Hochgatterer, Paulus - 'The Sweetness of Life' (translated by Jamie Bulloch)
It is cold outside. The moon is so bright that the snow between the front door and the wild cherry tree shines like the glass lampshade in the bathroom. The path to the house is well trodden, as usual. Other tracks lead off to the left; these are new. The child steps into the footprints. They are not very far apart, like Grandfather's when he walks in front of her.
It's a snowy Christmas night in Furth am See, a small Austrian lakeside town. A young girl, Katharina, is playing Ludo with her grandfather when the doorbell rings. The game is nearly won but the old man still puts on his jacket and joins the caller outside. After a while, Katharina puts on her own jacket and goes out into the night in search of Grandfather.
The next day psychiatrist Raffael Horn is working his way through the daily staff meeting and his case appointments - postnatal depression; withdrawal symptoms from alcohol; psychotic episode from ingestion of hallucinogens; and the psychopath who brutalises his family. He is conducting his ward rounds when he is told that a seven year old girl is being brought in to see him, speechless after finding her dead grandfather in the snow. At the scene of the old man's death, detective Kovacs is supervising his team and interviewing the victim's family. They tell Kovacs that they think that the youngest daughter, Katharina, must have found the old man. Last night she suddenly appeared in the hallway. She seemed frozen in place and was holding out her hand in a tight fist. When she opened her hand, there were two Ludo pieces lying in it and her fingers had blood on them. Of course they'd gone to look for grandfather but hadn't found him. Not until this morning - up by the barn. Who would do that? Kill the old man like that? Crush his head beyond recognition.
THE SWEETNESS OF LIFE is the first of Paulus Hochgatterer's "Kovacs & Horn Investigations" and gained him the 2009 European Union Prize for Literature. Comparatively short, the book nevertheless demands some attentive reading as its narrative unfolds from the viewpoints of various characters, not always immediately identified. Some of these viewpoints also spring from the interior lives of a few of Furth am See's more damaged residents, complete with their fantasies and compulsions. But Hochgatterer manages to incorporate these individual viewpoints into a clear, objective prose (ably translated by Jamie Bulloch who also translates Hochgatterer's second title in the series, THE MATTRESS HOUSE) which I greatly enjoyed.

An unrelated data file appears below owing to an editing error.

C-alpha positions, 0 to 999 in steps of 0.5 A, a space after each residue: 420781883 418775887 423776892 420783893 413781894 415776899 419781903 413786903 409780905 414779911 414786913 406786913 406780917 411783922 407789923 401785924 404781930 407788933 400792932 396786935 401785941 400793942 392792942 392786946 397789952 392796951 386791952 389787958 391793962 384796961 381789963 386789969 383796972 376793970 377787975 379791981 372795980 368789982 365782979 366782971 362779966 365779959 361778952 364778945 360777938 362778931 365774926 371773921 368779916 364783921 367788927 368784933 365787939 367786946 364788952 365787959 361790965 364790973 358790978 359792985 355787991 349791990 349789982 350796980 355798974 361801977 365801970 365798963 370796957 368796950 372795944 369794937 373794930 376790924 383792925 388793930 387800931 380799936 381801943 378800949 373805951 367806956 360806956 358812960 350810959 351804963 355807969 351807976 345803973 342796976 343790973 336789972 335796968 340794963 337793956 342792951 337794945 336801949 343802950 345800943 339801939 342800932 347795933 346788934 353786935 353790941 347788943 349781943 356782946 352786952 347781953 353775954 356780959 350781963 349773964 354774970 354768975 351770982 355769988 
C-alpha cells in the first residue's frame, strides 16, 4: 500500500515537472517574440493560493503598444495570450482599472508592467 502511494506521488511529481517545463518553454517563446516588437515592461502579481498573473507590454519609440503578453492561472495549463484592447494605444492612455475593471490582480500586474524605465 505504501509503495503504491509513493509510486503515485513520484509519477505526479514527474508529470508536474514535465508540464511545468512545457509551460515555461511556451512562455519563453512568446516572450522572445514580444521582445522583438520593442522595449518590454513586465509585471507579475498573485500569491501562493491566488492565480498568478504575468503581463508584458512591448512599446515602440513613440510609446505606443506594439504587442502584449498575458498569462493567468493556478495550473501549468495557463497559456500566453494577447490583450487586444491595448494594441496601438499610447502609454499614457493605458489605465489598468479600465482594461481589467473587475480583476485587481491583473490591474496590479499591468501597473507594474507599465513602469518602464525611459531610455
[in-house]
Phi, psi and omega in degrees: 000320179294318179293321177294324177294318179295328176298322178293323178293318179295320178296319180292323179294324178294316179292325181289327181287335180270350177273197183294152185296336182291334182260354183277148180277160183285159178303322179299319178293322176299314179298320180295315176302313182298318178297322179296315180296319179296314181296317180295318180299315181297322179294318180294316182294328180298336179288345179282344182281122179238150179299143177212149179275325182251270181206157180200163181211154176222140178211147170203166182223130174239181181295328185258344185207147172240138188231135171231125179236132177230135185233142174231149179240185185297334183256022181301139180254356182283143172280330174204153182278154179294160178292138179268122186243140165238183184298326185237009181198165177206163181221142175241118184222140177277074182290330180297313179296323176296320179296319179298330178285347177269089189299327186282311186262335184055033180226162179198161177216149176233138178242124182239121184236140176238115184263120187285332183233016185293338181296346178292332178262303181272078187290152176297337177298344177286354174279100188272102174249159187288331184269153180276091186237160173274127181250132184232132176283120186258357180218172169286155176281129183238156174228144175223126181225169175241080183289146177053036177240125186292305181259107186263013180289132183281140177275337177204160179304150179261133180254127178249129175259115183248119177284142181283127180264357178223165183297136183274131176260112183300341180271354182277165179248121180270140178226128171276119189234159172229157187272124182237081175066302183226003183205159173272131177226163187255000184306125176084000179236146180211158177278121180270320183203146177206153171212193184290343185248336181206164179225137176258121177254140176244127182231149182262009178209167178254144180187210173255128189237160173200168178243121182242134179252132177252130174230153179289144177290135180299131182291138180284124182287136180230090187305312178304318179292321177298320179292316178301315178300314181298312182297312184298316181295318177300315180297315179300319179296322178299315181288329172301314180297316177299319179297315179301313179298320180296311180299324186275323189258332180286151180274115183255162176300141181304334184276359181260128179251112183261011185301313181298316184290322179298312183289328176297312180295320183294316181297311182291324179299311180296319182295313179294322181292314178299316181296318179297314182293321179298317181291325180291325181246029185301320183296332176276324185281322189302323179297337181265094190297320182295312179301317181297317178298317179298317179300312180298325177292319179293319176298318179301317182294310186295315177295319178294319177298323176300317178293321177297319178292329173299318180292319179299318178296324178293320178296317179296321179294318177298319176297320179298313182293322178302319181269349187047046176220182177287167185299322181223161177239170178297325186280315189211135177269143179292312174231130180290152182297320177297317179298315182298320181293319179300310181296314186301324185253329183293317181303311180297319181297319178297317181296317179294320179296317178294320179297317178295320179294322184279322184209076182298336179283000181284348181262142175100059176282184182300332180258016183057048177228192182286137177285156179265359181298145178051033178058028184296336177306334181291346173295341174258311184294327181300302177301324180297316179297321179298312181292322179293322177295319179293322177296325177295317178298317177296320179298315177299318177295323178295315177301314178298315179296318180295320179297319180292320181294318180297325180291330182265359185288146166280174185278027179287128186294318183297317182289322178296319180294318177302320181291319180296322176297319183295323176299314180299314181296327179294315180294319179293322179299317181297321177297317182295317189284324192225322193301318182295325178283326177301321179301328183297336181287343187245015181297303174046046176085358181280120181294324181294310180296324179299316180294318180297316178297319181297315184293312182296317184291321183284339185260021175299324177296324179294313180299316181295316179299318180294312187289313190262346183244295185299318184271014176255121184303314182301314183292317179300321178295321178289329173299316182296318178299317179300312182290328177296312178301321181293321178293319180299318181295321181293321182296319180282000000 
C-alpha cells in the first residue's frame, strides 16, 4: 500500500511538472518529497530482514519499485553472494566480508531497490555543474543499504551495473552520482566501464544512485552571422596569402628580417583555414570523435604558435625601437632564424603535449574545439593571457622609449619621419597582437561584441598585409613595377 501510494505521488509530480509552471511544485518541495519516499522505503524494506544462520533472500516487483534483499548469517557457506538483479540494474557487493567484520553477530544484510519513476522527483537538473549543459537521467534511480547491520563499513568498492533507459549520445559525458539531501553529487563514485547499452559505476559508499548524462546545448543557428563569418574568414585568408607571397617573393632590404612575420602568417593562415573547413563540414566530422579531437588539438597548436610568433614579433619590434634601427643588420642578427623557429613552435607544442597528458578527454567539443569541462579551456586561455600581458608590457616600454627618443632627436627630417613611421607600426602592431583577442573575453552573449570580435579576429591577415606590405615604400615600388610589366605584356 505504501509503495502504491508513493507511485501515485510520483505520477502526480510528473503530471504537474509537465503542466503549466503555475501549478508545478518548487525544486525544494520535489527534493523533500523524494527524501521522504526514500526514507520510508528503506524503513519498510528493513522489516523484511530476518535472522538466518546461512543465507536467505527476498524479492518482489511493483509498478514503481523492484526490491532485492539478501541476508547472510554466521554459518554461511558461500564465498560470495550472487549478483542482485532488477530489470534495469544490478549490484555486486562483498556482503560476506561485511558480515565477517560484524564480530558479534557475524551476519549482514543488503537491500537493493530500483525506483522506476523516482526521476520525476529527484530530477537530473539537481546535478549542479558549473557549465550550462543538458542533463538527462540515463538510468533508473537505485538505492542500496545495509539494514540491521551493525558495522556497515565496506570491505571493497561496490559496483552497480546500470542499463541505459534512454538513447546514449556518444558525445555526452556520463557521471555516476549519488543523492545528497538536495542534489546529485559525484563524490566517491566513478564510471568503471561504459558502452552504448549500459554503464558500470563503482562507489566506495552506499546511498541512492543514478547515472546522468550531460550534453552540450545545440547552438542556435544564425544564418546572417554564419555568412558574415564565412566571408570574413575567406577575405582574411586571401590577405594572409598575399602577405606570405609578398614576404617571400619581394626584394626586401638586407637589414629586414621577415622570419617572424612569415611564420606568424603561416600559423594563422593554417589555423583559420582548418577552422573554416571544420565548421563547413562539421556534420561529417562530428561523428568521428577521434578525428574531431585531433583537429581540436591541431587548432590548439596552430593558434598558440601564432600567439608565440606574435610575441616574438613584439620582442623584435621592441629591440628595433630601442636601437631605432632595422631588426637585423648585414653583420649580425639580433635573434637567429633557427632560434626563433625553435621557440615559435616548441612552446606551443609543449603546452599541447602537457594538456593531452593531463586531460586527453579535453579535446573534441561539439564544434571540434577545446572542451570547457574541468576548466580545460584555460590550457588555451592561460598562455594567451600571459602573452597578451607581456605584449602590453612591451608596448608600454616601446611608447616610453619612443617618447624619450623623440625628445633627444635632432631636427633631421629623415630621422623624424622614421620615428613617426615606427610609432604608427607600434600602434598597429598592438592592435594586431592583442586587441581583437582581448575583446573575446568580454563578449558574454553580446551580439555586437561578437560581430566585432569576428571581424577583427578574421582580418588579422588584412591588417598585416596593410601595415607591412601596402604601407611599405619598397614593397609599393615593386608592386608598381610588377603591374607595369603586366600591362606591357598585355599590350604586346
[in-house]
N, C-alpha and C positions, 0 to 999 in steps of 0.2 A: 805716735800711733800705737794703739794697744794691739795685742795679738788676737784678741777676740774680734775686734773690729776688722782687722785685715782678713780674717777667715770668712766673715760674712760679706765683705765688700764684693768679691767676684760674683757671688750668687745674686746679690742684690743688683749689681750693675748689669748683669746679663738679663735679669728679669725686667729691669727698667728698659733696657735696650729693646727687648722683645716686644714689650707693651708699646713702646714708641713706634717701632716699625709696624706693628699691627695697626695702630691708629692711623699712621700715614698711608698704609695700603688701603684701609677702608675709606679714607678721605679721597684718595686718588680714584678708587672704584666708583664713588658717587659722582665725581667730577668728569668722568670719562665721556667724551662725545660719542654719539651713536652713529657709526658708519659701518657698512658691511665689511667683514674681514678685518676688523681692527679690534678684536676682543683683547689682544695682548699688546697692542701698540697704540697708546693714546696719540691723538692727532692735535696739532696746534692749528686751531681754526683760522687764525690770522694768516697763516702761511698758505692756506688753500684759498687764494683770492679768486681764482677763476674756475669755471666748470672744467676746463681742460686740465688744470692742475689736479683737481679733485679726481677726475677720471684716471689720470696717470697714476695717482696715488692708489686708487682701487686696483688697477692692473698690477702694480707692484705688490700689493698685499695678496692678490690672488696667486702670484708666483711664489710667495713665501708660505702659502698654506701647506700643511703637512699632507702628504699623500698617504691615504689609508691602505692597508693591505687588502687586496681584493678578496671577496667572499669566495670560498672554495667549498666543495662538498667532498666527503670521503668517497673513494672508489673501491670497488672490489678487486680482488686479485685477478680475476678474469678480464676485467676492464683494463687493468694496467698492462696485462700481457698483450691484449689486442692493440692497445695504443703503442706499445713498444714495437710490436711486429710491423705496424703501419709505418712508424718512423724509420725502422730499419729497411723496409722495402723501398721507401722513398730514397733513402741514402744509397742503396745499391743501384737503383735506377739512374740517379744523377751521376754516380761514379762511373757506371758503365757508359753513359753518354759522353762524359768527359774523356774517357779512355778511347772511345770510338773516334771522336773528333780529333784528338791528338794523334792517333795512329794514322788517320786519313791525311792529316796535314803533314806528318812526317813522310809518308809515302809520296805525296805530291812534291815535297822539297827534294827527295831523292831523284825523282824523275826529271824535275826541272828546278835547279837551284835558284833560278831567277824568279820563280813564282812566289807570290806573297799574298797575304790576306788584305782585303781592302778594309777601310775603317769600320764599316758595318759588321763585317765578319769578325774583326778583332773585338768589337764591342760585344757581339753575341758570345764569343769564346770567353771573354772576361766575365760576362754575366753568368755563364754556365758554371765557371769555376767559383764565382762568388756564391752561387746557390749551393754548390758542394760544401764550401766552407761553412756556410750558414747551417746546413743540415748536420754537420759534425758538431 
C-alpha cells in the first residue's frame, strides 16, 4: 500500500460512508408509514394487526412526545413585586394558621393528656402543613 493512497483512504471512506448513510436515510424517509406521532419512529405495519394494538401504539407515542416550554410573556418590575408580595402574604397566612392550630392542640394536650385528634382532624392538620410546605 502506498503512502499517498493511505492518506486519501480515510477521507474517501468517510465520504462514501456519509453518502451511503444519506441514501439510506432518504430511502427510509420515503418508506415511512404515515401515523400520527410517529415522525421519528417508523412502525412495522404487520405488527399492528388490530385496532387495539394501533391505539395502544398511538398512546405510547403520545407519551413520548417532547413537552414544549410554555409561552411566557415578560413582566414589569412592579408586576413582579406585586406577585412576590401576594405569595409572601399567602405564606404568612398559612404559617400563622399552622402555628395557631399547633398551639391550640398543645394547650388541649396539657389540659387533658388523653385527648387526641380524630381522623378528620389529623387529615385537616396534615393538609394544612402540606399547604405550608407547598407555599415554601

As well as being a writer, Hochgatterer is a practising child psychiatrist in Vienna and draws upon his professional knowledge to gives us in effect two separate investigators. Kovacs is a divorced, star-gazing, police detective working the facts of the criminal case of the old man's murder, whilst Raffael Horn is a family man and psychiatrist at the local hospital who patiently unravels the young granddaughter's trauma.
Once I realised the pattern of violence being revealed, I admit to a nervousness at my expectation of reading some of the events from the viewpoint of a cruel psychopath. But THE SWEETNESS OF LIFE is not a book that glories in observations of brutality. It depicts the collisions between the damaged and the innocent and between the damaged and their own compulsions. Whilst this makes for a dark and chilling crime thriller, Hochgatterer's writing also gives us a rich experience in its variety of viewpoint and manages also to observe individual detail and touches of warmth in the interactions between his characters. THE SWEETNESS OF LIFE is an original and absorbing book. I was gripped by it and look forward to reading another "Kovacs & Horn Investigation".
Read another review of THE SWEETNESS OF LIFE.
Lynn Harvey, England